Quote:
Originally Posted by Mommel View Post

I guess I've just always gone by the rule "if you don't have anything nice to say, don't say anything at all"...
 

 


I follow a similar rule, called "Don't feed the trolls." 

 

I think this thread is truly sad for anyone who has a Down's diagnosis in a developing pregnancy, and might stumble upon this and be influenced by what they read here. I hope the mothers struggling with this sort of news find comfort in the information shared by the kindhearted and loving ladies of this community.


Just a homegrown heretic hopelessly in love with her amazing DH, 2.5 year old Eli, and now expecting a new arrival April 2015.
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#37 of 42 Old 10-28-2011, 11:34 AM
 
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actually Just one more.......i am NOT a phishing post.  i am a mom  to 3 kids.  one with DS and i am a new member . i am legitamately offering my time to her.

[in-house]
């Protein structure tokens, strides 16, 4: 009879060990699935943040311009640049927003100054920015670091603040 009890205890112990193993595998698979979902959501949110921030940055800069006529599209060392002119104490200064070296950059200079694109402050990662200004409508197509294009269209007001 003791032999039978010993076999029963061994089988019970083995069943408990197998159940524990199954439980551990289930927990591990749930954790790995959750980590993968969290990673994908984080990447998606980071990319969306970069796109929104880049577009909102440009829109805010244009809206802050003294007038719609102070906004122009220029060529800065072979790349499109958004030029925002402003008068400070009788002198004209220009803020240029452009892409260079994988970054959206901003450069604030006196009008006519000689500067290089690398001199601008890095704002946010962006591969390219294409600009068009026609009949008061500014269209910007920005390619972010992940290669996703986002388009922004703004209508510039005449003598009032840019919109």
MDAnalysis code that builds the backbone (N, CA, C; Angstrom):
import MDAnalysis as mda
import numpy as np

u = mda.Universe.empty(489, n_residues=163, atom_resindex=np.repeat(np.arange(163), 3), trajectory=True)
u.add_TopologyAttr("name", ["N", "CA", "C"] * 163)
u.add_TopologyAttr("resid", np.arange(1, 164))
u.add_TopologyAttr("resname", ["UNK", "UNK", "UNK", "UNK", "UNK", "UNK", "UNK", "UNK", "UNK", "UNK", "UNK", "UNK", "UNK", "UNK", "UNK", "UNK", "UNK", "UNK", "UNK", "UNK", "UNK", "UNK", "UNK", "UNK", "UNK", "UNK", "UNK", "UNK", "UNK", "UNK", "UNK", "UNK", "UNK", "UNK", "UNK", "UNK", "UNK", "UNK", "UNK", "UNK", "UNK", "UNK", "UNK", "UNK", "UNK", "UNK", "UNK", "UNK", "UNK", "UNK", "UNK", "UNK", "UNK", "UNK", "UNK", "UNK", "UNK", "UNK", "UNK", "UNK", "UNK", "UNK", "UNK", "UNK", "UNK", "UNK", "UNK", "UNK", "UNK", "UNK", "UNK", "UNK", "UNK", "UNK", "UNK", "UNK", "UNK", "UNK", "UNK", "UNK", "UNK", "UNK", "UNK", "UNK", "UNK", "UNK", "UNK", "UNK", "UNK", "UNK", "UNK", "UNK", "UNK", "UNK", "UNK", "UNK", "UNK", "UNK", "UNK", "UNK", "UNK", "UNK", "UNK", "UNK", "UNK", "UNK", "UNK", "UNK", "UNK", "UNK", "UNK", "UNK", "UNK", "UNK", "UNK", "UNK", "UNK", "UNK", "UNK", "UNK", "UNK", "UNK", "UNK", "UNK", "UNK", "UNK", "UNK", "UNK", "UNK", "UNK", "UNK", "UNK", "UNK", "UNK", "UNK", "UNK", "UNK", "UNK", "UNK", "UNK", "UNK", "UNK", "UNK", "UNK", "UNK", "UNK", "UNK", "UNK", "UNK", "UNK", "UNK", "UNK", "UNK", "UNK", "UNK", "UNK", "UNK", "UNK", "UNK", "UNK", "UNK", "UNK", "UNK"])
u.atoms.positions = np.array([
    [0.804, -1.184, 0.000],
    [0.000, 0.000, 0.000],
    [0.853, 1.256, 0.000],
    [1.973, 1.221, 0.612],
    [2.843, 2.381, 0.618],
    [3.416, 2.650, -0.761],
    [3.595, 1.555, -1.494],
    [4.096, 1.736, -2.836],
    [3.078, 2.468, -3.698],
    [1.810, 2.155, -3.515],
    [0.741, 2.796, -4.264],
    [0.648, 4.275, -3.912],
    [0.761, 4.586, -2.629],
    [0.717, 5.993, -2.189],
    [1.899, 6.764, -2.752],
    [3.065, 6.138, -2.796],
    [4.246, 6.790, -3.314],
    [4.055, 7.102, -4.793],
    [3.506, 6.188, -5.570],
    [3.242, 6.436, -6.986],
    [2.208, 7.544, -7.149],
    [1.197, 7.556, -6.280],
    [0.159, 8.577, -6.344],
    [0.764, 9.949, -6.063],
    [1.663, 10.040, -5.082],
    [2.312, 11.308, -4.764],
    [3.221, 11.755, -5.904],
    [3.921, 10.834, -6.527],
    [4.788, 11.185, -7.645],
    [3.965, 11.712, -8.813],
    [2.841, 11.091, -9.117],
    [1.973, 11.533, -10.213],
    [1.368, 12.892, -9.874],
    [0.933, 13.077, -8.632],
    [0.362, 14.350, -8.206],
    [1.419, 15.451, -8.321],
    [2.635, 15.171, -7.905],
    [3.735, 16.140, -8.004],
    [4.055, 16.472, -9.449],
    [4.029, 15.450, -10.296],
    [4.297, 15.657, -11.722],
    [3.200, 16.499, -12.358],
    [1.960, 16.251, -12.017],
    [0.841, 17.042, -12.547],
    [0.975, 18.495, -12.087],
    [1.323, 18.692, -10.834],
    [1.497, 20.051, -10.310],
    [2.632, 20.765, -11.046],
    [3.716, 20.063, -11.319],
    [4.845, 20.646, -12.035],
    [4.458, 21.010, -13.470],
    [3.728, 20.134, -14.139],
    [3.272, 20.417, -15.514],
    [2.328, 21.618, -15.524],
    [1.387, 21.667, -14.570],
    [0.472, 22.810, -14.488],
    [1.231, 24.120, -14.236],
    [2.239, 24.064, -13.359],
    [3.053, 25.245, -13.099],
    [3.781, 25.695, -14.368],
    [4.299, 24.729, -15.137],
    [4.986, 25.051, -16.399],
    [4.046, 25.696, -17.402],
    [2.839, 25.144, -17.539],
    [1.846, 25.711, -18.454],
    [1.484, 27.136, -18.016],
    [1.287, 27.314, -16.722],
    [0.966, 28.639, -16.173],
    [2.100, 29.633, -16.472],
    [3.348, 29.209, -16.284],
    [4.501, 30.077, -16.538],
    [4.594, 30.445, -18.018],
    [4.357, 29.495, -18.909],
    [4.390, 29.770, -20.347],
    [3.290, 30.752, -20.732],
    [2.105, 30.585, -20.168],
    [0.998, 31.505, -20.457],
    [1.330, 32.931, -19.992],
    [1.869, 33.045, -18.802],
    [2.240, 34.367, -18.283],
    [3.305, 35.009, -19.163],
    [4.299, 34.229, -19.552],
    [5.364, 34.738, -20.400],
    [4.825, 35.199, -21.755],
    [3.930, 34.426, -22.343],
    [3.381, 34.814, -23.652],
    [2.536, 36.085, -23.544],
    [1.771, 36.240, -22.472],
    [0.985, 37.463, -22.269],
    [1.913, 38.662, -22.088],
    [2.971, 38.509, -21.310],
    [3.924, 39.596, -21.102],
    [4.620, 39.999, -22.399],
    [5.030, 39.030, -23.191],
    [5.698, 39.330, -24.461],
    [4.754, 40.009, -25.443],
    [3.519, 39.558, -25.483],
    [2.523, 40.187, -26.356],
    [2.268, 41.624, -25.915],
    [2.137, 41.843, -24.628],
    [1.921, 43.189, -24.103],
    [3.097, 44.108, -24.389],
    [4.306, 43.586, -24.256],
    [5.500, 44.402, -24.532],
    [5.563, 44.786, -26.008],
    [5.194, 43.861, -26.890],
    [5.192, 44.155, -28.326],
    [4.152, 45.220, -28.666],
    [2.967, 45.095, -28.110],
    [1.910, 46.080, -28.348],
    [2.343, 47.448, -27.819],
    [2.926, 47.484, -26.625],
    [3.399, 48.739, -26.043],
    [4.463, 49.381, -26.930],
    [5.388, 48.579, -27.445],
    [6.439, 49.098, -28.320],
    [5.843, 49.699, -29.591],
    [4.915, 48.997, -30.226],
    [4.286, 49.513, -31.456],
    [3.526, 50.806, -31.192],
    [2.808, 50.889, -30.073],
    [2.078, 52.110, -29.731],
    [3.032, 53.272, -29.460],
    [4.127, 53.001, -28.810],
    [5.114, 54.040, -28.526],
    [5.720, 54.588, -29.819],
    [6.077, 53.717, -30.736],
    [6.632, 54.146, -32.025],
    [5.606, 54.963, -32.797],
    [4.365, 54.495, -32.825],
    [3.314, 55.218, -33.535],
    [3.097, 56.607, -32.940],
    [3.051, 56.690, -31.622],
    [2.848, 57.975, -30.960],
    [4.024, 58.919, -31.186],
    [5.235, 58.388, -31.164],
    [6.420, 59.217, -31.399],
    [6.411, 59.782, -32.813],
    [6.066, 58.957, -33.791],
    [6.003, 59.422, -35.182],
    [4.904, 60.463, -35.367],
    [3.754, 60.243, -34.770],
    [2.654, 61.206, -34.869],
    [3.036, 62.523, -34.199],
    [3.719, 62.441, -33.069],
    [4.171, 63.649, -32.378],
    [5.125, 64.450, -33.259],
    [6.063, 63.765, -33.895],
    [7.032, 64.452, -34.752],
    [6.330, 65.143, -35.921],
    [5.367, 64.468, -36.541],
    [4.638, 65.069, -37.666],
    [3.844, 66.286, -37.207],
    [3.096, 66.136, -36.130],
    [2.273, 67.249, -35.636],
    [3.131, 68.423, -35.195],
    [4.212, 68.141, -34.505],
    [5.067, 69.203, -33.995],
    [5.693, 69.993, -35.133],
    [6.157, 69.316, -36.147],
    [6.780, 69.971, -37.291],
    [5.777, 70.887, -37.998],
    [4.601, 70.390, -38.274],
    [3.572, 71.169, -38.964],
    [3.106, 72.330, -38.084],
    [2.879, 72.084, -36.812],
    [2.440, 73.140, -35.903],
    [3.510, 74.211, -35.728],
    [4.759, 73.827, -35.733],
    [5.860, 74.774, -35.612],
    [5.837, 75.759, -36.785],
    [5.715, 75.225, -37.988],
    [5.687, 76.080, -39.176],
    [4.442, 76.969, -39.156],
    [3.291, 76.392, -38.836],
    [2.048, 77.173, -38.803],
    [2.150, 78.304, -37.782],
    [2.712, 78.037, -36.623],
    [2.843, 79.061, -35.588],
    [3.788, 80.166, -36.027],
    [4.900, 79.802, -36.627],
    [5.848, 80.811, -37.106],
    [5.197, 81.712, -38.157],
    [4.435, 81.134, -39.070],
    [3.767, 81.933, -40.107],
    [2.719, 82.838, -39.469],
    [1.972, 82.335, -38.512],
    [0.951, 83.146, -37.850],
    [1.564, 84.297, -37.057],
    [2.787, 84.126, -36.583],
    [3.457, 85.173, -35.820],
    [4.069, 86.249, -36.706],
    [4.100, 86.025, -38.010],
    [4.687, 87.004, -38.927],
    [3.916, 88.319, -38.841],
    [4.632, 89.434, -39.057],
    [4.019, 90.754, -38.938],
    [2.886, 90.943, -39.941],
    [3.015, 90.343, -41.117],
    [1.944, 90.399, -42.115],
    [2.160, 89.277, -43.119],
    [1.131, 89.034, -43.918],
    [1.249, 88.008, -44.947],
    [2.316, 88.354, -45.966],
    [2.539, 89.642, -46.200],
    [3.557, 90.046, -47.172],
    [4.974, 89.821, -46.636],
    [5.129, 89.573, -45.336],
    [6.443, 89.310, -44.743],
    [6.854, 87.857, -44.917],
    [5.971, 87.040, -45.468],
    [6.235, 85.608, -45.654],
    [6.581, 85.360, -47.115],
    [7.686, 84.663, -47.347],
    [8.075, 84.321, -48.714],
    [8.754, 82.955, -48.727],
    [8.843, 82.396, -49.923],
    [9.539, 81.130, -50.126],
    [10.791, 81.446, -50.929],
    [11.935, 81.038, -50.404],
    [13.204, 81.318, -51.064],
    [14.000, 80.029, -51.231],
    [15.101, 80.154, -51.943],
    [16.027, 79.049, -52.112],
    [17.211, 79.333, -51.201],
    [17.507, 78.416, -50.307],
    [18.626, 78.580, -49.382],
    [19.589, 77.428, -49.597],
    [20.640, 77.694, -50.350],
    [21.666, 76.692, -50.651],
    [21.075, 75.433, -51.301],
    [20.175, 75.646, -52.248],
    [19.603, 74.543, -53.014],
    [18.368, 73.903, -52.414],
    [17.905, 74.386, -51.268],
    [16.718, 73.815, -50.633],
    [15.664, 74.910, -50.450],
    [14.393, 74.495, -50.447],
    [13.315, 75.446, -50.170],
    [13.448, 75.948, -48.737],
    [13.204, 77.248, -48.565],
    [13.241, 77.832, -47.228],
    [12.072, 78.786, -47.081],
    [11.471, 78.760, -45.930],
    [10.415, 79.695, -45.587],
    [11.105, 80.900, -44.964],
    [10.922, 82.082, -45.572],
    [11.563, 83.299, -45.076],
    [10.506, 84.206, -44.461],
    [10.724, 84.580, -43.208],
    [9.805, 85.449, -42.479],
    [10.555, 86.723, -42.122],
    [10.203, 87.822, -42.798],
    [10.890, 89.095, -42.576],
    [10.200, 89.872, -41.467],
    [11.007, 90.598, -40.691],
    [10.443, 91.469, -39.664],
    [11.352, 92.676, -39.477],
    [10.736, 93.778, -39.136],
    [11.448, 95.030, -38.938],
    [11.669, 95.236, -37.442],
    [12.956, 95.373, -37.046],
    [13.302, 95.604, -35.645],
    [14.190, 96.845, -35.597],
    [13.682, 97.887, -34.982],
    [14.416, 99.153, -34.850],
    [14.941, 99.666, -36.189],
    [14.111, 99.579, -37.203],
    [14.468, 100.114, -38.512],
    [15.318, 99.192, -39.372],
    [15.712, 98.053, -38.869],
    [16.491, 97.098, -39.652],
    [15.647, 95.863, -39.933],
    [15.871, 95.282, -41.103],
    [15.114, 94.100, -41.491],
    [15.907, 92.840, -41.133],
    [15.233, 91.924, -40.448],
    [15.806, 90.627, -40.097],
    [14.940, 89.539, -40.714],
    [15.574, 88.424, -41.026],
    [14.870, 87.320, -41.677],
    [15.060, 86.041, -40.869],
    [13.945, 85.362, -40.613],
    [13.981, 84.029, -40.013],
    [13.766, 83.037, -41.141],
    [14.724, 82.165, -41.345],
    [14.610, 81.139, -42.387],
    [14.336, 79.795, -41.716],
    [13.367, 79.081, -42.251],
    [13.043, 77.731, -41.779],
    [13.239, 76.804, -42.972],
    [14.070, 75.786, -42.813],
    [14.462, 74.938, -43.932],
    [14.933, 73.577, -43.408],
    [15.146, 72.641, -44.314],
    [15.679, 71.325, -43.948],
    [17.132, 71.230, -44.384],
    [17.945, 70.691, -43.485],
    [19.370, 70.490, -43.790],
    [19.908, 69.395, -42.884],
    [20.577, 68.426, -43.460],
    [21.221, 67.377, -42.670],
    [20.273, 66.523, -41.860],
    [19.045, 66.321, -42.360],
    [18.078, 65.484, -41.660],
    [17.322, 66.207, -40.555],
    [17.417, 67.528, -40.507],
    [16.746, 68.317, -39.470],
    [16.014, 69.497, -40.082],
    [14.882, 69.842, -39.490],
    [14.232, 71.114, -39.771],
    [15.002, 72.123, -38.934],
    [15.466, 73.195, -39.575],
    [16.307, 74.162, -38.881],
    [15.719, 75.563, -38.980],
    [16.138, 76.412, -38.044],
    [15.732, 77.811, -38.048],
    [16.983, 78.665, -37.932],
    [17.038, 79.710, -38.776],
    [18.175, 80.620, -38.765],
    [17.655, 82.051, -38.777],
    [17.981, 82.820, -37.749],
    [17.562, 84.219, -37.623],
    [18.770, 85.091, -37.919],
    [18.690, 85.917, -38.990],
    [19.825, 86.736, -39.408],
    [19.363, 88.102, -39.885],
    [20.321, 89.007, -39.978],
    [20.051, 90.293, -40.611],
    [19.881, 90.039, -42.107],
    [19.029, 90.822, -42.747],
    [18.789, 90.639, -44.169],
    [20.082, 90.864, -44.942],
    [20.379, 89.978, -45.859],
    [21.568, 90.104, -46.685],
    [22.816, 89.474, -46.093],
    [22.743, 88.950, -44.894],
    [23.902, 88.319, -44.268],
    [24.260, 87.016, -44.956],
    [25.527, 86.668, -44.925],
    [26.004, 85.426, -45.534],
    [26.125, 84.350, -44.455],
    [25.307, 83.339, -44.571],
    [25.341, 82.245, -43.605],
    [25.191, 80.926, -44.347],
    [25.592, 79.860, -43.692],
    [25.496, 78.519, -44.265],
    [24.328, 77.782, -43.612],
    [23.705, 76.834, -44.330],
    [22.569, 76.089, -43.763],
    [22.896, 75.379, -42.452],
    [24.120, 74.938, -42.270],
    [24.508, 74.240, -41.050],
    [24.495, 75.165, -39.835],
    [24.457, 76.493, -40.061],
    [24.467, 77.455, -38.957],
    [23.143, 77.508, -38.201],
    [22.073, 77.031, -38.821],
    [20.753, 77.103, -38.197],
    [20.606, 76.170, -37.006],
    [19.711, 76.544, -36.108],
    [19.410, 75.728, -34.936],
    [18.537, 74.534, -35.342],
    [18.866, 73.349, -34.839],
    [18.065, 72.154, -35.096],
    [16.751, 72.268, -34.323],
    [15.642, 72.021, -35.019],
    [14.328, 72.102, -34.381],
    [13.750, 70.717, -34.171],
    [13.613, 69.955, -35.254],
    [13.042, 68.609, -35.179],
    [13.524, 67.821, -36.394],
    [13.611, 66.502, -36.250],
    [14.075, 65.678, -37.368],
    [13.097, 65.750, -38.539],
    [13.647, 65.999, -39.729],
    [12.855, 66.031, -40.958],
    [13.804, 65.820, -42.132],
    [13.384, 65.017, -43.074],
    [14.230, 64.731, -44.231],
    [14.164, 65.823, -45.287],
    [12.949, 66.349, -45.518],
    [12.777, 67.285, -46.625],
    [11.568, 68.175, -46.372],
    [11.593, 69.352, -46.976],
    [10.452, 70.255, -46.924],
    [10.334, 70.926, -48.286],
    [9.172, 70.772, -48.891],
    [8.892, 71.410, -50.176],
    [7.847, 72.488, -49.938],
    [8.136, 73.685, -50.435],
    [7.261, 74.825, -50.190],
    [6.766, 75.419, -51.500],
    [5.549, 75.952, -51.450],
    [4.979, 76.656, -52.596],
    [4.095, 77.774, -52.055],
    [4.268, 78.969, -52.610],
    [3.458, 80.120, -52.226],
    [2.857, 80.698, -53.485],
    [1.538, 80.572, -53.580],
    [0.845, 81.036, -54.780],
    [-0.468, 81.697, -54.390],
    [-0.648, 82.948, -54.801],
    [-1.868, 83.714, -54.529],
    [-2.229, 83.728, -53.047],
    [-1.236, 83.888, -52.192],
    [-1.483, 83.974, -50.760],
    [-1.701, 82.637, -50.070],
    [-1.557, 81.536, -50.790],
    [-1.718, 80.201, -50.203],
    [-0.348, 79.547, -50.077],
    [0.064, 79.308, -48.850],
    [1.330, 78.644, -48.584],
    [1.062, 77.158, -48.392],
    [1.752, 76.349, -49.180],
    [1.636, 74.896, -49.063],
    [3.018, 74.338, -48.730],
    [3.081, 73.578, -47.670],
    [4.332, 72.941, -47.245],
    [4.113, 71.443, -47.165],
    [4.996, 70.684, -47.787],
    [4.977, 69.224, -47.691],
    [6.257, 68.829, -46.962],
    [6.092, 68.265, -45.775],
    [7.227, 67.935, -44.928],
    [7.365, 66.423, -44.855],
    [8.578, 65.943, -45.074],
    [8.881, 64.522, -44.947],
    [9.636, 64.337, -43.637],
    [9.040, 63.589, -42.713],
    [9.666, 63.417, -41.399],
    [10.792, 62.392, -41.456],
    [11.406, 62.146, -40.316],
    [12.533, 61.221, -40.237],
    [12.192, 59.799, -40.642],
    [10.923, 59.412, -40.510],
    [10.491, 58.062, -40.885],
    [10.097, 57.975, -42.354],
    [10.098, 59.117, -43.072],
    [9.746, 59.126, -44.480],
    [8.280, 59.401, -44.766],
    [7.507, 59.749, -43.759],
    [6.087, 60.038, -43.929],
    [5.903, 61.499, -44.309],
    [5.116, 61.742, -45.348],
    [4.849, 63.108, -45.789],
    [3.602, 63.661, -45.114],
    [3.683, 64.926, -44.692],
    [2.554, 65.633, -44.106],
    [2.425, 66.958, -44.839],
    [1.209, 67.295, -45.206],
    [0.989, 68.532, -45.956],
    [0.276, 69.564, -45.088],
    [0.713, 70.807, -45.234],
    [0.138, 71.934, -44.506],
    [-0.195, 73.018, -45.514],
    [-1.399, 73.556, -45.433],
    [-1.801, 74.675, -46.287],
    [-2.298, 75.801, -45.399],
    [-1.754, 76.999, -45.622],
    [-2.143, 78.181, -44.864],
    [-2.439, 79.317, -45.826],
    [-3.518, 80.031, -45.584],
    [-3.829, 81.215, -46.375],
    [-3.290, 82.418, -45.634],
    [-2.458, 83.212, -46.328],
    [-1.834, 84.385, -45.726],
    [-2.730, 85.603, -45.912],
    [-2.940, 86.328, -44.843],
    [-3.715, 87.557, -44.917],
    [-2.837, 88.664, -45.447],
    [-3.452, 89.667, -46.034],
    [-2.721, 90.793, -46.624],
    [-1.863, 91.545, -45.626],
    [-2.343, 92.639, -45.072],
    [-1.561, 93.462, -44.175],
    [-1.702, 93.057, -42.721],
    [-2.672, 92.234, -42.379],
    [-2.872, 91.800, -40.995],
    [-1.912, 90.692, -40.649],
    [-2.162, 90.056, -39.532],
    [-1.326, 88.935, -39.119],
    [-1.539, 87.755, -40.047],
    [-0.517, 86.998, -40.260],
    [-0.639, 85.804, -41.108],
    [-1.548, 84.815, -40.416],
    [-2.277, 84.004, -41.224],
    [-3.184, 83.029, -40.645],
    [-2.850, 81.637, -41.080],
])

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#38 of 42 Old 10-28-2011, 12:17 PM
 
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No, the comments weren't nice. But I think the OP is being honest and open with her feelings. Many people feel like this when they initially get the diagnosis, but are afraid to confront the feelings. Expressing them helps us move on.

 

Maybe it wasn't the best way - posting them on here where they can potentially offend others- but I do think they are normal feelings.

 

 


Wife to - Mama to DS 6/08 and DS 9/11
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#39 of 42 Old 10-29-2011, 05:39 AM
 
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Wonderful.  But the way you approached her still seems pretty fishy...
 

Quote:
Originally Posted by vmmoeller View Post

actually Just one more.......i am NOT a phishing post.  i am a mom  to 3 kids.  one with DS and i am a new member . i am legitamately offering my time to her.  



 


"If you keep doing the same things you've always done, you'll keep getting the same results you've always gotten."